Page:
Despite the obvious value of his service to high-paid athletes, none of that is why Andrews is on the HealthLeaders 20 list for 2010. Though he made his money and fame in surgery, in recent years, and as the end of his career approaches, Andrews is spending an awful lot of time, money, and effort on prevention. It's the sort of work that provides a good example for hospitals that are struggling to find ways to integrate prevention into their processes as reimbursement begins to shift away from the fee-for-service model.
"For years we've spent most of our efforts in developing surgical techniques to fix athletic injuries, but we've been neglecting the prevention area," he says. "But prevention is more important than treatment."
Truthfully, this isn't a recent shift for Andrews. He's been working to prevent injuries in youth sports for about 10 years, ever since the founding of the American Sports Medicine Institute in Andrews' adopted hometown of Birmingham, AL. The difference now is, he says, "finally, it seems people are really ready to get involved in prevention of injuries for our young kids."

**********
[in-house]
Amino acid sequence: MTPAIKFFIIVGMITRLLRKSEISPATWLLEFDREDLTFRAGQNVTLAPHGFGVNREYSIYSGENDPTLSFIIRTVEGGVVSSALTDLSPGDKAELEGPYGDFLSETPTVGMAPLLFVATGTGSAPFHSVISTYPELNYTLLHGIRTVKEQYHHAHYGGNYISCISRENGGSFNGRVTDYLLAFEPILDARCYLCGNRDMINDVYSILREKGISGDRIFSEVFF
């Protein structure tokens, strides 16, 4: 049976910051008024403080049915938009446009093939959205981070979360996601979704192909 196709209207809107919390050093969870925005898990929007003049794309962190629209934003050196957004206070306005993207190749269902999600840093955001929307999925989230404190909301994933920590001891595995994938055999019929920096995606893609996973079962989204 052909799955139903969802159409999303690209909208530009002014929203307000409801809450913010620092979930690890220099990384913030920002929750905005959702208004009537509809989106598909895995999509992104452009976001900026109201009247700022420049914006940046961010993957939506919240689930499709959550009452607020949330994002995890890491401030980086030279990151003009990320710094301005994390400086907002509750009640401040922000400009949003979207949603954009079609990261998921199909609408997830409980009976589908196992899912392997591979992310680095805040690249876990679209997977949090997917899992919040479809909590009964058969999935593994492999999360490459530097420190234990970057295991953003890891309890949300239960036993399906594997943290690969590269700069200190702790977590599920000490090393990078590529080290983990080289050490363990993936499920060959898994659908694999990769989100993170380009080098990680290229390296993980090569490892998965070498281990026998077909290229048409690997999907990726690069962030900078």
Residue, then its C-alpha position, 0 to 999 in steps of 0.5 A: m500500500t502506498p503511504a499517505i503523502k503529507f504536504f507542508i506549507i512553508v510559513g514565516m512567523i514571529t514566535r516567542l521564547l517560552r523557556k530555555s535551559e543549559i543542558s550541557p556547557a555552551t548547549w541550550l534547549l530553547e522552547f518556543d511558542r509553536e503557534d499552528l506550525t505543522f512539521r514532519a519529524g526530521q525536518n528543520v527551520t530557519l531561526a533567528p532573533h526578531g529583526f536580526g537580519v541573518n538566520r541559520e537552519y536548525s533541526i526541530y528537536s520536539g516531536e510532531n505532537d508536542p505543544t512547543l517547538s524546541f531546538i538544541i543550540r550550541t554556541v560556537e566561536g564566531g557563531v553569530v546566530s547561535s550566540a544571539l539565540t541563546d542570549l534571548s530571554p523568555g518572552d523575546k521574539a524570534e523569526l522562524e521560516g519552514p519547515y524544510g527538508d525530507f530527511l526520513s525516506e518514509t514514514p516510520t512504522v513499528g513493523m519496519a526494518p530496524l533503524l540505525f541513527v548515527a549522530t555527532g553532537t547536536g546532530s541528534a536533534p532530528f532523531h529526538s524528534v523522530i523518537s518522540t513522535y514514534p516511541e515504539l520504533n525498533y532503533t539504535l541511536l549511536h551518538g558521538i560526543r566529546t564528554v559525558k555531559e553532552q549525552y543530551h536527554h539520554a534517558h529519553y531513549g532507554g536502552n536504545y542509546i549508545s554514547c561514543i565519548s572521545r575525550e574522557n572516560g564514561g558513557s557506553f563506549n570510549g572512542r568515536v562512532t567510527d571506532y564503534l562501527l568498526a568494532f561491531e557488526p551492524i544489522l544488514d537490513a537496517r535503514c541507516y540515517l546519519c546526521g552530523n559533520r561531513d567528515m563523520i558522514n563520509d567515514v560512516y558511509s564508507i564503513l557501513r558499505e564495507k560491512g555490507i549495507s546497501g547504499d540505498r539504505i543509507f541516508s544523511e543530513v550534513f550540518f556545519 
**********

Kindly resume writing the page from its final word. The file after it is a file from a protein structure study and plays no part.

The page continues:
The problem, he says, is reflected in a five- to sevenfold increase in youth sports injuries since 2000.
"Prevention is common sense if you understand the risk factors, but that education is a massive job," he says. "We'll never prevent all injuries, but it'll take us 10 years to get the injury rates back down where they're acceptable. We're all for sports—they're the greatest thing in the world for our kids—but the motto is to keep kids on the playing field and out of the operating room."